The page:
There was a self-made quality to many of the clothes that were worn in the 1970s, and hand-stitching, tie-dyeing and psychedelic patterns all spoke of the freedom we aspired to. As a bona fide hippie chick, I had a wardrobe filled with flower-power prints, some that spelled out L-O-V-E, and wore peace signs dangling from my ears or appliquéd onto suede vests and jean jackets. With rapidly changing social mores, feminism and empowerment took on new meaning. I stopped wearing a bra, bought a unisex jumpsuit and, when I moved to New York to study acting in 1971, bought myself a pair of baggy overalls and started wearing construction boots, disgusted by all the catcalls my miniskirts and hot pants provoked.
By the late ’70s, pop culture’s focus was on the U.K. again. Britain was facing tough economic times, and unemployment and poor education had given rise to dissatisfaction and anger among youth. This aggressive attitude gave birth to punk—a genre of in-your-face music and fashion that was itself a call to arms to rise up and speak up. At their shop on London’s King’s Road, Vivienne Westwood and Malcolm McLaren masterminded a revolutionary style of dress that proposed brave new ways of looking at tartan and bondage wear, challenging sexual and social taboos like never before. At the time, circa 1979, Toronto’s Citytv launched a magazine program called TheNewMusic, and I was hired as a co-host. During my early interviews with punk bands like The Clash and Siouxsie and the Banshees, I was intimidated and inspired by their passionate belief that the establishment was ripping everyone off—and totally fascinated by their brazen sense of style.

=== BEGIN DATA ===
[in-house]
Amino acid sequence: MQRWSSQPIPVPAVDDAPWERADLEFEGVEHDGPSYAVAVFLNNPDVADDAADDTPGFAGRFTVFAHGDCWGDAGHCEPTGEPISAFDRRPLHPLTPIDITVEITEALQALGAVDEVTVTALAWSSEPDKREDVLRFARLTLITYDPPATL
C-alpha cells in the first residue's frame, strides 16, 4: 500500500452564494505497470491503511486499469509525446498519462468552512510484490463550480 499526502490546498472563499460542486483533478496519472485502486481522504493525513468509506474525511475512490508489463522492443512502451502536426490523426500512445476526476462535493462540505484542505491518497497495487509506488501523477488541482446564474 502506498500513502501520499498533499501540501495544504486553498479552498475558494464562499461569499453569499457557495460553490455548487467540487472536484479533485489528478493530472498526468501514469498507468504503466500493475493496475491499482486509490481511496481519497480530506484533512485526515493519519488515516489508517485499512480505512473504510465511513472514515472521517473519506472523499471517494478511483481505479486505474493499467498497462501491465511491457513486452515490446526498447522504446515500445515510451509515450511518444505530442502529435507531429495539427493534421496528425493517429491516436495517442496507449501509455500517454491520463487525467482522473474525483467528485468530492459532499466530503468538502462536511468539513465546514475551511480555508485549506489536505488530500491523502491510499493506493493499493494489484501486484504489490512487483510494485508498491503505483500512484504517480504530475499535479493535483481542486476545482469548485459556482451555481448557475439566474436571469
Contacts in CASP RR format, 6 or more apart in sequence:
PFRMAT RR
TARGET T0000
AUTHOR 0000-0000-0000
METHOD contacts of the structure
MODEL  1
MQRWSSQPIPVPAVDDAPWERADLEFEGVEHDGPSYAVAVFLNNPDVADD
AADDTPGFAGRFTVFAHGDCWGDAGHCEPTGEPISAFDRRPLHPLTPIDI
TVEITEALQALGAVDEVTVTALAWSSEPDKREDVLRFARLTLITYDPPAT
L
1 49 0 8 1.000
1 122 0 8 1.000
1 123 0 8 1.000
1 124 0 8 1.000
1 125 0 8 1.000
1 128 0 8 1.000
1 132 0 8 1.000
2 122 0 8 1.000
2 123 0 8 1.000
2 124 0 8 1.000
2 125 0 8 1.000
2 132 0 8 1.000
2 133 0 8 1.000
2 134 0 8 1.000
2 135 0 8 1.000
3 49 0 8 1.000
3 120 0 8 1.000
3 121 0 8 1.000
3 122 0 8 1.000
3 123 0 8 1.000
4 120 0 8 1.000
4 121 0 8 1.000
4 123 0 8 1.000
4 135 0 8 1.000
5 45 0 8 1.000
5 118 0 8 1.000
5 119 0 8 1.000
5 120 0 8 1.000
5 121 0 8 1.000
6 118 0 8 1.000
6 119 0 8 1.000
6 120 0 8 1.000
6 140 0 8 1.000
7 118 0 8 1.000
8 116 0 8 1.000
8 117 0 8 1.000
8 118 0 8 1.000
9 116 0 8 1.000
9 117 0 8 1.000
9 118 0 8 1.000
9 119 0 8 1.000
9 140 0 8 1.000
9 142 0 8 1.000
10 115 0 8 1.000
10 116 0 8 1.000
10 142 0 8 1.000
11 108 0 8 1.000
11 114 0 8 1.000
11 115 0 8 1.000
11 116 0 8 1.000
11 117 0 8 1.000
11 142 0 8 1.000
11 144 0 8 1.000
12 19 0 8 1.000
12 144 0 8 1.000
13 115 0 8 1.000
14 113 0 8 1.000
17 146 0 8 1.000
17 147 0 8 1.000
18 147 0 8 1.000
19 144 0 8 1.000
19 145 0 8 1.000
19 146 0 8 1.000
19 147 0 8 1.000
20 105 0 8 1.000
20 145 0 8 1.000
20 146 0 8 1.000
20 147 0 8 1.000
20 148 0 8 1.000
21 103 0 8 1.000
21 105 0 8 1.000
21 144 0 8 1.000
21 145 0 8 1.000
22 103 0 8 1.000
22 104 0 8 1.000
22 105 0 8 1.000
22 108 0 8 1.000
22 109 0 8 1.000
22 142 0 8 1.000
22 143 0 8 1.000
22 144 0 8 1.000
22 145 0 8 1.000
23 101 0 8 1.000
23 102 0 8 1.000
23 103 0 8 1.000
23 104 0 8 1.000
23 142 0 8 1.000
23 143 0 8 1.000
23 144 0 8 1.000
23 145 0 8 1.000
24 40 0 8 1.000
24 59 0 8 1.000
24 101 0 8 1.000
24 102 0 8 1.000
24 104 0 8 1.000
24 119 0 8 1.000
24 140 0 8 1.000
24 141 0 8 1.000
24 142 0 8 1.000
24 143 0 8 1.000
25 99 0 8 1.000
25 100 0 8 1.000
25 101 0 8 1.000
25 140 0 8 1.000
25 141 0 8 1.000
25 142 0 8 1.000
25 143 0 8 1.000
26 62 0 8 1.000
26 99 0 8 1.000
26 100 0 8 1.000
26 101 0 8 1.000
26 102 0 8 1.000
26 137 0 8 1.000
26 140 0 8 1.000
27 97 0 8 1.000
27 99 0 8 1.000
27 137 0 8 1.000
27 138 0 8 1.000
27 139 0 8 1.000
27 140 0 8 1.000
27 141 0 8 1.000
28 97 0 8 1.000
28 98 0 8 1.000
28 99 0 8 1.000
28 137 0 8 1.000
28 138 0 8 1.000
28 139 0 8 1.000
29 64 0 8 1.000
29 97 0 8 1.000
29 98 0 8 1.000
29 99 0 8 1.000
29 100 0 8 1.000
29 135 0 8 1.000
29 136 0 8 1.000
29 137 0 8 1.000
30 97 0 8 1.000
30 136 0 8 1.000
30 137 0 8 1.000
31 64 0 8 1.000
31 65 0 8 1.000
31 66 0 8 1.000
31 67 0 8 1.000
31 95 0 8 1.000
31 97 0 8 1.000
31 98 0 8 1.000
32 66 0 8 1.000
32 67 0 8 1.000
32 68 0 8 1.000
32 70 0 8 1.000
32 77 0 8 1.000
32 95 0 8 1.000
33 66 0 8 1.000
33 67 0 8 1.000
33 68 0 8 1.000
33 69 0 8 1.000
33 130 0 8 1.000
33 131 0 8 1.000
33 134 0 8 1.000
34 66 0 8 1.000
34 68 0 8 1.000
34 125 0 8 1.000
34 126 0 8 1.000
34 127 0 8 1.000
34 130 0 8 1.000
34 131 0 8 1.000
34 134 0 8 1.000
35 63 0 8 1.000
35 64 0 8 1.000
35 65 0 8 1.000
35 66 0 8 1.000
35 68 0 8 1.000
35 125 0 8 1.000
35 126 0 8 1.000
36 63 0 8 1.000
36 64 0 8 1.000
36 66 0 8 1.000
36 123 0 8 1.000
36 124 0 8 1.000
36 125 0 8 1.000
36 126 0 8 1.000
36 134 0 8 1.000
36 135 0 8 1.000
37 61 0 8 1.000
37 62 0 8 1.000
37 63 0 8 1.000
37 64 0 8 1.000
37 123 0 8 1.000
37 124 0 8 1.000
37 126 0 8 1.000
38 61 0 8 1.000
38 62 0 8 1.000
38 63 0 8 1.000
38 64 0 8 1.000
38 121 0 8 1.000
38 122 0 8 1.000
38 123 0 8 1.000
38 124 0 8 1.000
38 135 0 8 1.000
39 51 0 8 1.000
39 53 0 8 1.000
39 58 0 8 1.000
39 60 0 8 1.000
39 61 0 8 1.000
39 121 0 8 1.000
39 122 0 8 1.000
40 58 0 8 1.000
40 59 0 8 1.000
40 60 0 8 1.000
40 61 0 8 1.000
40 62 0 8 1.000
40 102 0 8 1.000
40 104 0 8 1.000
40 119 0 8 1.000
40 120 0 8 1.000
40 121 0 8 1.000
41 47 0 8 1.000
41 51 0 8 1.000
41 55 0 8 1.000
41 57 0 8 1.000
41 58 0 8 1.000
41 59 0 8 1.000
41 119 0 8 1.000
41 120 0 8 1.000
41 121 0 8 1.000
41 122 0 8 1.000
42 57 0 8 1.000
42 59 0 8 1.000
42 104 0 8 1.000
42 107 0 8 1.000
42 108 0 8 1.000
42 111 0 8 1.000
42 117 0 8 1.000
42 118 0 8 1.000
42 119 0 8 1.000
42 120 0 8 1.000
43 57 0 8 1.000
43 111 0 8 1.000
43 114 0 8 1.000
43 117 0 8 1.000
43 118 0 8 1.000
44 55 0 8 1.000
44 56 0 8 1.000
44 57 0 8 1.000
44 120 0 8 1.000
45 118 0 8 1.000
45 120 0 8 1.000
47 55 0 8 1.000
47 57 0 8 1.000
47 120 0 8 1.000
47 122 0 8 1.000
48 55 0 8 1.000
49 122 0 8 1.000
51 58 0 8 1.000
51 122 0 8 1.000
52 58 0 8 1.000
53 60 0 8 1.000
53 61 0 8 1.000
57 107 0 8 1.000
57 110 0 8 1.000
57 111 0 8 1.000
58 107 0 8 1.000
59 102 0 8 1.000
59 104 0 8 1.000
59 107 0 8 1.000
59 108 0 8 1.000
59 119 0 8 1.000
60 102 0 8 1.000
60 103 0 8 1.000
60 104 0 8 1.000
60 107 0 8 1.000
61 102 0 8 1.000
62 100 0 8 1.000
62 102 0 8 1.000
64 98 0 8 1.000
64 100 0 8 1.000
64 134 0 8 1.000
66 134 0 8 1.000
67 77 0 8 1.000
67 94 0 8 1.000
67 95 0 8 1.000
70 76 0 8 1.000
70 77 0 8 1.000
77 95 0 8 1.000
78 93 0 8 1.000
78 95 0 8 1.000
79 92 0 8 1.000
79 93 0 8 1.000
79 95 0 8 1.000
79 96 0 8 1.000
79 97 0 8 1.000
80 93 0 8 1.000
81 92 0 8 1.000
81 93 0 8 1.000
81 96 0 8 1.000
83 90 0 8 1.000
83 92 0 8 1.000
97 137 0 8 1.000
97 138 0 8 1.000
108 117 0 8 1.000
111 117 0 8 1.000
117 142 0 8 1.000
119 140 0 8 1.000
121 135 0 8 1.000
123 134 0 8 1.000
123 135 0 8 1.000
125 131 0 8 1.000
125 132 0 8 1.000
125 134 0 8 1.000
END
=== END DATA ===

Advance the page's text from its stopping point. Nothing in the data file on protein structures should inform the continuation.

As I grew more sophisticated in my 30s, I made my way through the ’80s broadcasting jungle in humongous shoulder pads, lots of leather and piles of bold accessories. The workplace had become a battlefield for women, and power dressing became our armour.
In 1985, Fashion Television became the first TV show to focus on the industry and its inhabitants. During this time, collections were rife with drama and theatrics, with designers expressing notions that went beyond mere beauty. Japan’s Rei Kawakubo of Comme des Garçons challenged Western ideals with jarring collections filled with dark colours and distressed fabrics. (Some critics dubbed these “Hiroshima chic.”) Renegades like Jean Paul Gaultier eschewed traditional gender dressing and put men in skirts. And some designers, like Spanish-born Miguel Adrover, commented on the logo-mania and consumerism of the time by upcycling luxe pieces. (He audaciously refashioned a Burberry trench into a dress and a Vuitton bag into a miniskirt.) But because change is fashion’s only constant, the recession of the early ’90s inspired minimalism and a kind of no-nonsense uniform dressing. It was a good time to reflect on what fashion could say about who we were, and where we might be going.